Review: Amulet, Book 6: Escape from Lucien
24 Jan. 2015

Review: Amulet, Book 6: Escape from Lucien


Amulet-6-CoverWhen we last left our heroes, Emily had decided to finally confront the mysterious voice from her amulet that was trying to control her thoughts and actions, while Navin, Alyson and the other students of the Academy were preparing for an all-out assault from the villainous Max and his army of creepy Elves.

And then nothing. For nearly two years no new Amulet was released.

It wasn’t until after this latest volume was released that I found out that Amulet creator Kazu Kibuishi was stricken with spinal meningitis and had to halt his work on the series to recover. Spinal meningitis is a very serious disease that can seriously debilitate or even kill people. Kibuishi has made a full recovery and is a very fortunate man.

And we are fortunate as well, for we get more Amulet! Escape from Lucien was released a few months ago and it was well worth the wait. Kazu has said that Amulet will be a trilogy of trilogies, which places this volume as the last part of the second trilogy – and, boy, does it feel like it. While the first three volumes revealed this new, fantastic world, the second three volumes have dealt with Emily and Navin realizing their place in the bigger picture and training for the epic battle that will take place during the last three volumes. So this volume, being at the end of the second trilogy, is mostly setting up the characters for the next chapter.

The city of Lucien has been destroyed, but where did all the inhabitants go? Navin and his crew get stranded in Lucien trying to figure that out. Meanwhile, Emily, Vigo and Trellis join Max in an uneasy alliance in order to confront the voice of the amulet.

Surprising to me was that Navin is the focus of much of this book. He has come a long way from the scared younger brother that we first meet in the first book. While he is still trying to figure out his place in the bigger picture, he displays maturity and leadership qualities that have come as a result of not being under his mom’s or Emily’s protective wing.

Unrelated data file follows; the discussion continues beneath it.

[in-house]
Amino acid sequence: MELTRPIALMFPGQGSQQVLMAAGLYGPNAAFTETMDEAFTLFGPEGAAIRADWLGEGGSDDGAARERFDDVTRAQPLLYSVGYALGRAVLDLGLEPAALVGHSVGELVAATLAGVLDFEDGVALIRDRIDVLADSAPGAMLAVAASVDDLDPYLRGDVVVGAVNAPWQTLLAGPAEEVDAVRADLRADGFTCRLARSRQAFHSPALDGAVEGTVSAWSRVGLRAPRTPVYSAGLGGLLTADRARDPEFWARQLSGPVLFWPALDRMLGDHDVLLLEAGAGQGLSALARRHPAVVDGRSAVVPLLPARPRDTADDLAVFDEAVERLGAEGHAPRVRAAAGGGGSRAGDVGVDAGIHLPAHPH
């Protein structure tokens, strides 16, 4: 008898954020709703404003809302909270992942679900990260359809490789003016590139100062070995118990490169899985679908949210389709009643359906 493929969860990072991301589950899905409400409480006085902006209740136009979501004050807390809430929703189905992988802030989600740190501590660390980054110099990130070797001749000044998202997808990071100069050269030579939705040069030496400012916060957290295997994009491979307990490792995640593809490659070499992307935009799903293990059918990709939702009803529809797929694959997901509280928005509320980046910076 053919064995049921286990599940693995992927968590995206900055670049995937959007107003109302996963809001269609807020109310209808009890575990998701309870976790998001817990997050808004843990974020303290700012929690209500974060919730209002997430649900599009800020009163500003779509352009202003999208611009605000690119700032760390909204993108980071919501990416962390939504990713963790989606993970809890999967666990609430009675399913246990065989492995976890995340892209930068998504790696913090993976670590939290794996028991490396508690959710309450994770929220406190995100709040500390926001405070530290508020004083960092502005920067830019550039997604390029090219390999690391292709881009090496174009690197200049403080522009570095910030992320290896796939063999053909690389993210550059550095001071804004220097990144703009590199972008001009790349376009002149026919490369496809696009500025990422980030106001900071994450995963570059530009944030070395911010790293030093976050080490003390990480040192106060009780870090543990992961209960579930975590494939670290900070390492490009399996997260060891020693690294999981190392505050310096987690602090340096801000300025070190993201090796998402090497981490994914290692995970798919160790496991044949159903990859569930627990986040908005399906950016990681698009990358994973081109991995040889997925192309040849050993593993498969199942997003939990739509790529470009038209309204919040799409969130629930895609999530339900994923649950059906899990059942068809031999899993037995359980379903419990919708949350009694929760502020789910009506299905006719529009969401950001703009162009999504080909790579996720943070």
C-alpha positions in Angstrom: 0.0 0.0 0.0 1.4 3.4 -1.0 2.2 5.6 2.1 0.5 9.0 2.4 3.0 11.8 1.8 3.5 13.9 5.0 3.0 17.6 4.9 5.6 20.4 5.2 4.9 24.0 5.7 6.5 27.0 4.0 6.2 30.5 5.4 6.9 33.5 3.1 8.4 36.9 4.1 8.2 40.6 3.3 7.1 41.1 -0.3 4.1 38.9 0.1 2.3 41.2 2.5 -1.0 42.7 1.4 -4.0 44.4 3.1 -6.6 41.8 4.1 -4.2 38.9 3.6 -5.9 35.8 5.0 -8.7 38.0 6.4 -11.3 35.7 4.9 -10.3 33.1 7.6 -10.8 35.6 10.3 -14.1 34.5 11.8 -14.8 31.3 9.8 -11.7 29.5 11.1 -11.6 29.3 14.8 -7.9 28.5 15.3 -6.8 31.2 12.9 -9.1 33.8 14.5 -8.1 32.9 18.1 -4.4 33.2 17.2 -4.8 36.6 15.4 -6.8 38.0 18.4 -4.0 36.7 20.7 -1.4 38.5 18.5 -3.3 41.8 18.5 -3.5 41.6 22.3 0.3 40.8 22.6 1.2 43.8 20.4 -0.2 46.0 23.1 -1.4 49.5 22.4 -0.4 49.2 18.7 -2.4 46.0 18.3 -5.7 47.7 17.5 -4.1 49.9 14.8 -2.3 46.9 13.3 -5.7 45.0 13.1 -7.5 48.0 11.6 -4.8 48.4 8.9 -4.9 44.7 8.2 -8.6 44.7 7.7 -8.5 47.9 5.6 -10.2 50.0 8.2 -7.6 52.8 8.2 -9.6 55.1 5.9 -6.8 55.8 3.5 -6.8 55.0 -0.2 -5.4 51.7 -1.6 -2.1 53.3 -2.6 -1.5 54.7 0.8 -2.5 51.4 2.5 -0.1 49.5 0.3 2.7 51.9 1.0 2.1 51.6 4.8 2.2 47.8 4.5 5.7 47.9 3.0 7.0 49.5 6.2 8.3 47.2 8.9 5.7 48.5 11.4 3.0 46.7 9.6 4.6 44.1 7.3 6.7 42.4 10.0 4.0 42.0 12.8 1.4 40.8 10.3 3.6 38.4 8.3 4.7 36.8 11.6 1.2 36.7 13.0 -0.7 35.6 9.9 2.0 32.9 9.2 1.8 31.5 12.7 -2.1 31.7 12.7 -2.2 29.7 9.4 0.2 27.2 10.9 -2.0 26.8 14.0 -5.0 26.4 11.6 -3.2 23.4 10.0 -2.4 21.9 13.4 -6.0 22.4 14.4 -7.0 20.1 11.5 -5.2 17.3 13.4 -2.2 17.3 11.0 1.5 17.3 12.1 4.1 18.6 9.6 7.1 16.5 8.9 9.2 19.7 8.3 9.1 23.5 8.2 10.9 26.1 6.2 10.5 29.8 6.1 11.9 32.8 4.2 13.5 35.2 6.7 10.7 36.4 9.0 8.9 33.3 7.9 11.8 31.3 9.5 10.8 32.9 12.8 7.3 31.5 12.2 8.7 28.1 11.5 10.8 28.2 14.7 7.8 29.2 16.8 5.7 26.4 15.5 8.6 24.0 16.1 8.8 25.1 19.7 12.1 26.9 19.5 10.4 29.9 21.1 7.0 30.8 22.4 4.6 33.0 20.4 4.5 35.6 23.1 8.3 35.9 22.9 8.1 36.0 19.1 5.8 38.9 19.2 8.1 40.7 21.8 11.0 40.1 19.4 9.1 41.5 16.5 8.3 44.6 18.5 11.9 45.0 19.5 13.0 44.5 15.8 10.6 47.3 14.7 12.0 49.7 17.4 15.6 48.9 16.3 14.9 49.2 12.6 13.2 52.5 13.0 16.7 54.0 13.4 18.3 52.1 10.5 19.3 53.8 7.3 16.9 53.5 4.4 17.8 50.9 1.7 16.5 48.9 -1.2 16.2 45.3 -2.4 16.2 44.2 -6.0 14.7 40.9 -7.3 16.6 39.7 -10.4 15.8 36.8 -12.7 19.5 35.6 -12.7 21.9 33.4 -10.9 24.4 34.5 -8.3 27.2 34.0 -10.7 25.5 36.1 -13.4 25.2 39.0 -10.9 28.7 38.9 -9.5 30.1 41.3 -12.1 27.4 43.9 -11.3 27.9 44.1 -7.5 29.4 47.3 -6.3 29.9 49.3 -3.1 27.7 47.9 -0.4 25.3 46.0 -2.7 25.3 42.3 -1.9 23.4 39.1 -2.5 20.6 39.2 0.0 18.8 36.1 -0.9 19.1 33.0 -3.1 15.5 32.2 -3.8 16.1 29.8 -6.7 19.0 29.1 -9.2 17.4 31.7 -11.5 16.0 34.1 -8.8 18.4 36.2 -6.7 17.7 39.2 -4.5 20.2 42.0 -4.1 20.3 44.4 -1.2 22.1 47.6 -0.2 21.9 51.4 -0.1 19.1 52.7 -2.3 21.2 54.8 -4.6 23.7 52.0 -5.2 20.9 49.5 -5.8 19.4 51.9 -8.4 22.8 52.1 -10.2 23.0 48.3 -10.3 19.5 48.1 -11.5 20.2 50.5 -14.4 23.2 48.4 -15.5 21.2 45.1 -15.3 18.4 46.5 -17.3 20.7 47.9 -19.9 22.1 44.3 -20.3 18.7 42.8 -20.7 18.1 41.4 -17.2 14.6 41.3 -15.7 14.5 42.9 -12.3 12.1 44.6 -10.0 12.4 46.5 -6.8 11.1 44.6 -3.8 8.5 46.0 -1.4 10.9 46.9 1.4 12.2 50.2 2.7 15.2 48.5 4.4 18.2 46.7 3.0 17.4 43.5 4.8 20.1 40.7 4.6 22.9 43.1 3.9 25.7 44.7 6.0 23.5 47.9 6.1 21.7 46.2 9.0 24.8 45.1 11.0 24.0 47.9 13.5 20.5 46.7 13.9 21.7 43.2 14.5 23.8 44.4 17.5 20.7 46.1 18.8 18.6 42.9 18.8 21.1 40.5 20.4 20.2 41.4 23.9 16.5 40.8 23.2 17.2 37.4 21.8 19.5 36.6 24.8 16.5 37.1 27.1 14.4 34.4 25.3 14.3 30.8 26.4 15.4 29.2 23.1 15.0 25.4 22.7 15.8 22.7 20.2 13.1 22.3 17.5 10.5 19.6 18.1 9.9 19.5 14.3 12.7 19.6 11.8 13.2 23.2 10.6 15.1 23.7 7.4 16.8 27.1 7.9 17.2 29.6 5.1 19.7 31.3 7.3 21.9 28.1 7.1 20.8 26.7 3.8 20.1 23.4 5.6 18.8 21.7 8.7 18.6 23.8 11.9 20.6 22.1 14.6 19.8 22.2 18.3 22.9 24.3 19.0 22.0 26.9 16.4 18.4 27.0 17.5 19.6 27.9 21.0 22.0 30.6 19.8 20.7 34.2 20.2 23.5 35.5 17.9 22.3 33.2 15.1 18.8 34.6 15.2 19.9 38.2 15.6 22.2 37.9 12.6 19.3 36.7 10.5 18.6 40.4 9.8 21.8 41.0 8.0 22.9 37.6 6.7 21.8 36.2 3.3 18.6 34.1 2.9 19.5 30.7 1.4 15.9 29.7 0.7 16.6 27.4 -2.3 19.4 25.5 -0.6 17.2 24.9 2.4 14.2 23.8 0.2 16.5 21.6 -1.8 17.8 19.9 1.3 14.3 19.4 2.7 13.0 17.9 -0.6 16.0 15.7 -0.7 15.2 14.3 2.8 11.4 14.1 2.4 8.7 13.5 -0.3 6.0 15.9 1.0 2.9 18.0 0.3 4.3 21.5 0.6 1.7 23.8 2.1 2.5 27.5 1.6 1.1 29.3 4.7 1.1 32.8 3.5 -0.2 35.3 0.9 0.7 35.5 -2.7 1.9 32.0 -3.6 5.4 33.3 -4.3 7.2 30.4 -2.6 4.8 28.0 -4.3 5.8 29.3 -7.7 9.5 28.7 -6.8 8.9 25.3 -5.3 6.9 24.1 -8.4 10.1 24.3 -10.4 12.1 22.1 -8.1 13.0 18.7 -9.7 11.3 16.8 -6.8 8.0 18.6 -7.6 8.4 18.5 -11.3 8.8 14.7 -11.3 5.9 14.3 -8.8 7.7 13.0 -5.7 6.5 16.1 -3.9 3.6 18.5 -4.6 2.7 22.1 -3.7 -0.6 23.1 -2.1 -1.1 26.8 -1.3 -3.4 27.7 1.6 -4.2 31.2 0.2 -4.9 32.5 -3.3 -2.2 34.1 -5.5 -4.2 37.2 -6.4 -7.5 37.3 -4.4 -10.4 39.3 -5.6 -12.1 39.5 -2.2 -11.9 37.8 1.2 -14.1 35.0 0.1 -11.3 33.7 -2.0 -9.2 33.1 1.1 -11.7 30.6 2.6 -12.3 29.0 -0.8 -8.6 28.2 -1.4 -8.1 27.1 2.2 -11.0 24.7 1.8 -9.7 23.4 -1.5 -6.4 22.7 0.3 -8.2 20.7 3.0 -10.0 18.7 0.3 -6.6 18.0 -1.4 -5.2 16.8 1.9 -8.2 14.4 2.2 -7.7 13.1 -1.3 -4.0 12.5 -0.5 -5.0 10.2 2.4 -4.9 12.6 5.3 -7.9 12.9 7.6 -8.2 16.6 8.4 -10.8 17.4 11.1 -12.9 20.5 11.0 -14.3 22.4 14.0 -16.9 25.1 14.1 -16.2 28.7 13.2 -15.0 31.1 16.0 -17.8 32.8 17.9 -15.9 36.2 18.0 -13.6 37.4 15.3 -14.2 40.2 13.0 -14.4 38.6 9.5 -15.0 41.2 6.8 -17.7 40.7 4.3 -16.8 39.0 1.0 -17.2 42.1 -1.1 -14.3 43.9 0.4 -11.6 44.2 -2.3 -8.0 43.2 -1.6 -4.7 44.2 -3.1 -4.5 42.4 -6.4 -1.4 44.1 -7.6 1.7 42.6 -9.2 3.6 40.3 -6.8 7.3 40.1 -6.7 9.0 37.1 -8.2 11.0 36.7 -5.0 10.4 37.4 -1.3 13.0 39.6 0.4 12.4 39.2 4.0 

The climax of the book definitely surrounds Emily and conclusion of Max’s arc, our heroine takes a back seat for a majority of this volume. The first three books really defined her character which has sort of become stagnant in the following three books. She struggles in her confidence as a leader and the internal battle with her amulet has been long and drawn out. I foresee major changes for her in the next volume, so let’s hope that we see her character develop some more as she battles the Elf King.

From the writing and art to the pacing and staging, Escape from Lucien feels like a movie in every sense. Fans who have been along for the ride will rave about this volume as there is much to love. It is not a jumping on point at all, in fact, I had to revisit the previous volume to remind myself what was going on. But once you are on board, you won’t want to get off. This is an epic adventure every bit as satisfying as Scholastic’s other big graphic novel series, Bone. If you’ve never read Amulet, do yourself a favour and go pick up volume one. This will be a series that will forever hold a place in graphic novel history.

Amulet 6: Escape from Lucien  | Kazu Kibuishi | 215 pages |  Graphix | ISBN: 978-0545433150
Review copy supplied by the publisher
review-amulet6-page

 

About the author

After receiving a copy of Web of Spider-Man #60 at his 10th birthday party, Kurtis has had a lifelong passion for comics. In 2011 he published his first book, CHUCK JONES: THE DREAM THAT NEVER WAS (IDW/Library of American Comics), featuring CRAWFORD, the unknown comic strip from the legendary Looney Tunes director. He is also the creator/cartoonist of KIDS, EH?, a daily comic strip about the real life funny things his kids say and do and co-host of the PULLBOX PODCAST, an international graphic novel book club podcast. Kurtis' taste in comics include everything from classic comic strips (Terry and the Pirates, Polly and Her Pals) to kid's comics (Zita the Space Girl, Ghostopolis) to Franco-Belgian bande dessinée (Freddy Lombard, Monsieur Jean).

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